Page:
How to reduce your energy use and carbon output during coronavirus

With more people working from home and with the regional lockdowns coming and going as and when needed, Australia’s households are using much more energy than usual. 

You might be worrying about the size of your bills already. Even though you can claim 80 cents an hour as a tax deduction that includes costs of your energy use if you’re working from home, you might have a busy family all jostling for the aircon, the washing machine, the heating… It’s time for some damage limitation – for your bank account and for the environment.

Thankfully, you don’t need to sit in the sweltering dark after 9.00pm or start a raw food diet in order to curb your energy spends. You just need to box clever.

Work out where most energy is used in your home

This is the best starting point because it gives you something to work with. The biggest proportion of Australian households’ energy consumption goes on heating and cooling, followed by heating water and then the usual appliances – ovens, kettles, washing machines, freezers and so on. 

It’s a family effort

Everyone can do their bit to bring down the household consumption, especially if you’ve identified the targets that you can work most effectively. While you can only do so much with cooling and heating, you can make a difference with appliances like washing machines and by watching out for the standby power drain.

Making your home office more energy–efficient 

Whether you’re working from home or whether you’re home–schooling, you can easily minimise your consumption.

Employ your computer’s energy–saving mode, which reduces its power consumption when you’re not actively using it. Switching to a laptop rather than a desktop also reduces the amount of power by up to 70 per cent and you should unplug printers and scanners when they’re not being used.

If you have a bright–but–cool room, you should place your desk by the window, especially if you can open it to let some cooler air in and use a desk lamp rather than an overhead light as it’s usually cheaper. 

About the heating and cooling

Your energy spending probably rises dramatically in winter and summer and being at home more will only magnify this effect. 

You can use other methods besides your aircon to keep your home at a comfortable temperature, which should help somewhat. Make sure you keep doors shut as much as possible to maintain the temperature you want, as lots of heat can either get in or escape (physicists, just look away) through open doors. If there are some rooms that you don’t use too often, turn off the aircon and concentrate on the spaces that you use the most.

Bring in a ceiling fan

By using your ceiling fan, you can lower the perceived temperature in a room by another couple of degrees just by moving the air around. Set the aircon at 25C or so and let the fan move the air around to create a cooling effect. This takes some of the pressure of your aircon and your electricity bill.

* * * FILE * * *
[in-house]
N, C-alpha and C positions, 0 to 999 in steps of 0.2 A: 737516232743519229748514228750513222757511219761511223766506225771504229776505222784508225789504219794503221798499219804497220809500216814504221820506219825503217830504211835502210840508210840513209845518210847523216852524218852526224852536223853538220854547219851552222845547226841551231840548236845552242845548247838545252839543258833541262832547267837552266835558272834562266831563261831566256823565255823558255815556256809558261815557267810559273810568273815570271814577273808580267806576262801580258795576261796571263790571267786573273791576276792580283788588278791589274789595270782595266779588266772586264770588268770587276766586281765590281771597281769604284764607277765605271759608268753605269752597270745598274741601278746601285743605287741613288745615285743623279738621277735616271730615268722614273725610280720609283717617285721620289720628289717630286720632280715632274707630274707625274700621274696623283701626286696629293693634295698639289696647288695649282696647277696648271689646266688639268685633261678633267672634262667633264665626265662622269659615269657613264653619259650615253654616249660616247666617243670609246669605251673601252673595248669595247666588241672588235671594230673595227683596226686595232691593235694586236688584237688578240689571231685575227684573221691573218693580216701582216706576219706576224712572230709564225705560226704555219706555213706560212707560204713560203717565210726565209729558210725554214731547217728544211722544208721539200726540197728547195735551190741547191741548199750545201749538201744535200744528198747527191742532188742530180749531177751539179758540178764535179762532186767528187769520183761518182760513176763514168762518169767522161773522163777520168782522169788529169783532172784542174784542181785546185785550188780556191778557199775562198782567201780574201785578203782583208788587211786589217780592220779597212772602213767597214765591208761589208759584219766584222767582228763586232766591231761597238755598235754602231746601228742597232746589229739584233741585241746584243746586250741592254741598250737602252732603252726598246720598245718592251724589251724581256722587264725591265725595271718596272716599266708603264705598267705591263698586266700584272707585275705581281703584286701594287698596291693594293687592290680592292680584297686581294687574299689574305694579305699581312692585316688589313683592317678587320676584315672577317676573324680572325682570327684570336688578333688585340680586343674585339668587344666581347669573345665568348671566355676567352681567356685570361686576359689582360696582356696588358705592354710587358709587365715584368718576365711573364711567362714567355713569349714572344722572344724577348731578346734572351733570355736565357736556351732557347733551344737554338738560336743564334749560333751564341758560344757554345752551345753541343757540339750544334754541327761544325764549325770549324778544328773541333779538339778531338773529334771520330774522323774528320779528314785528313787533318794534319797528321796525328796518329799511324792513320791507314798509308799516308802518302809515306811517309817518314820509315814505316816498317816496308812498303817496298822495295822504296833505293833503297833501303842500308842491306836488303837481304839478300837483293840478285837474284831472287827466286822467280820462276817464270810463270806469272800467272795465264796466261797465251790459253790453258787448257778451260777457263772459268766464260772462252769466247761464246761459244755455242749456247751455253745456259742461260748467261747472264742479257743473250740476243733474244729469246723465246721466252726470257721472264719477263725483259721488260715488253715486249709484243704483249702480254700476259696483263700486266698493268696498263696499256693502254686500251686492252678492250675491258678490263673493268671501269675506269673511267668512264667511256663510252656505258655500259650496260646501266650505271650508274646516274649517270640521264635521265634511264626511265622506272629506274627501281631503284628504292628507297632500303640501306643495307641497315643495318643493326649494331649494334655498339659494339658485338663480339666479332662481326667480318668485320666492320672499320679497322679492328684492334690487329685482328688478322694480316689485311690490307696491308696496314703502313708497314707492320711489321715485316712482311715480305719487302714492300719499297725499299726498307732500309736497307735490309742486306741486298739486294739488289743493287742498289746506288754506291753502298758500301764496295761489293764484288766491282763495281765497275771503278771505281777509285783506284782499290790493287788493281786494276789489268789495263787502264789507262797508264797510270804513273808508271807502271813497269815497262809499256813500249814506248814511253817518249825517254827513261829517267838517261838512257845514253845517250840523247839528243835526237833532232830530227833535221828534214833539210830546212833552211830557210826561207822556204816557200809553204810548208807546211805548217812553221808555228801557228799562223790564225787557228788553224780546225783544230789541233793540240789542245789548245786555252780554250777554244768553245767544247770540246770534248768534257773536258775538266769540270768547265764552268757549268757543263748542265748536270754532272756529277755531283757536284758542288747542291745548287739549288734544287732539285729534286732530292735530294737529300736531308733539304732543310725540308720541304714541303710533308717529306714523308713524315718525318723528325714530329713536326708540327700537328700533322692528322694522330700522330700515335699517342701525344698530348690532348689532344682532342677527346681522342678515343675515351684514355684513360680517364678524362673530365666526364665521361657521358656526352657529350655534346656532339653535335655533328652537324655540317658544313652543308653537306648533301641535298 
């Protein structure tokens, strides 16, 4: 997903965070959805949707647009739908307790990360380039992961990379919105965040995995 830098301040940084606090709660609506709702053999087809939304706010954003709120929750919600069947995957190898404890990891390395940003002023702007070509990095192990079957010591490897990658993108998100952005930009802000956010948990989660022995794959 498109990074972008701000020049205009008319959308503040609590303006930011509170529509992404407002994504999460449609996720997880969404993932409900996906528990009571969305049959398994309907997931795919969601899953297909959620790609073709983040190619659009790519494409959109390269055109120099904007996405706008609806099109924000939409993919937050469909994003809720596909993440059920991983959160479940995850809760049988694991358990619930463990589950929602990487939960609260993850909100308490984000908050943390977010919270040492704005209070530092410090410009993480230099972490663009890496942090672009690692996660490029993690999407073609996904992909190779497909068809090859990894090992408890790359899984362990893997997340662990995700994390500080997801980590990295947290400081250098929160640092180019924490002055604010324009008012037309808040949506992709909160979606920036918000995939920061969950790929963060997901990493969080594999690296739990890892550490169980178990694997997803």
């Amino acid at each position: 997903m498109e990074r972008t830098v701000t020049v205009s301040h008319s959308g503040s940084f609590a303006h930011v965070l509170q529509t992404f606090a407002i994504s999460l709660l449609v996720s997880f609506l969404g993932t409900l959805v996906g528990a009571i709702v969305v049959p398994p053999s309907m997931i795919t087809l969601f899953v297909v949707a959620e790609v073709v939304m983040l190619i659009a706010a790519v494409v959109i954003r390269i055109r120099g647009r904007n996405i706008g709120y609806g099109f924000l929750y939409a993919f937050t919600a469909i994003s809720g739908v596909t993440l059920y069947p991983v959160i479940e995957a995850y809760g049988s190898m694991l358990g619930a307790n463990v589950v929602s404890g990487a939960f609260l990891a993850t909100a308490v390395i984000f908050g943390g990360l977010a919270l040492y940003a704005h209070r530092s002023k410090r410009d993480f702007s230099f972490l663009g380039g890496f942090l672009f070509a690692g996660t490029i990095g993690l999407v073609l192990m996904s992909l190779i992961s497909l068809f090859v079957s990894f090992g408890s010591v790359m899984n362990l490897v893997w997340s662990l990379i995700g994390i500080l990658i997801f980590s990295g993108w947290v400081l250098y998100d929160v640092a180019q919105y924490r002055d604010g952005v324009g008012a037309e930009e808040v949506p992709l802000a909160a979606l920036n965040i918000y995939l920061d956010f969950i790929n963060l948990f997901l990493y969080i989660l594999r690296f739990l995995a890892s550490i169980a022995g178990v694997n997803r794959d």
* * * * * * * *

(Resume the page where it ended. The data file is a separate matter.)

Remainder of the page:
Pick out your most energy–expensive appliances and think of ways to moderate them

If you tend to tumble–dry your clothes, then stop right now! Being at home more means you can line–dry your clothes and bring them in before they get either bleached or rained on. It’s also possible to reduce the amount of ironing you do – there’s no school uniforms or office smarts, right?

If you have teens, you might be familiar with the “using a boil wash for one item of clothing” phenomenon. You need to head for the other end of the extreme and only use your washing machine when there’s a full load. The same applies to your dishwasher. If there’s a single item of clothing or a few cups that you need with some degree of urgency, then go retro and handwash.

Get the most put of your time–of–use tariffs

If your electricity is cheaper at certain times of the day, then use your expensive appliances at these times. Your washing machine and dishwasher might have timers built in so you can set them to run in the evenings, for example.

Power off appliances

Using the standby function is a serious power–siphon. For some appliances and gadgets, it’s not worth the time and hassle to power them off completely as you need to re-programme them, but for other things, like phone chargers, stereos and even microwaves, you can conserve electricity by just turning them off at the wall.

Heating your water makes up a large chunk of your bills

Set the thermostat for your domestic water to 50C to save some power. Lots of Australian households have theirs at 60C, so you can make quite a big difference here.

Install LED lights

Use as much natural light as possible during the day and become that mum or dad by nagging everyone to turn off any lights that aren’t needed. A big change you can make is to install LED strip lights or bulbs, as these use less than 10 per cent as much power as incandescents.

Switch to cheaper electricity and gas providers

You might find that a few minutes on a comparison site will save you quite a few dollars each month. Most states in Australia have several gas and electricity suppliers and there’s nothing to stop you switching to another provider if it’ll work out cheaper for you.

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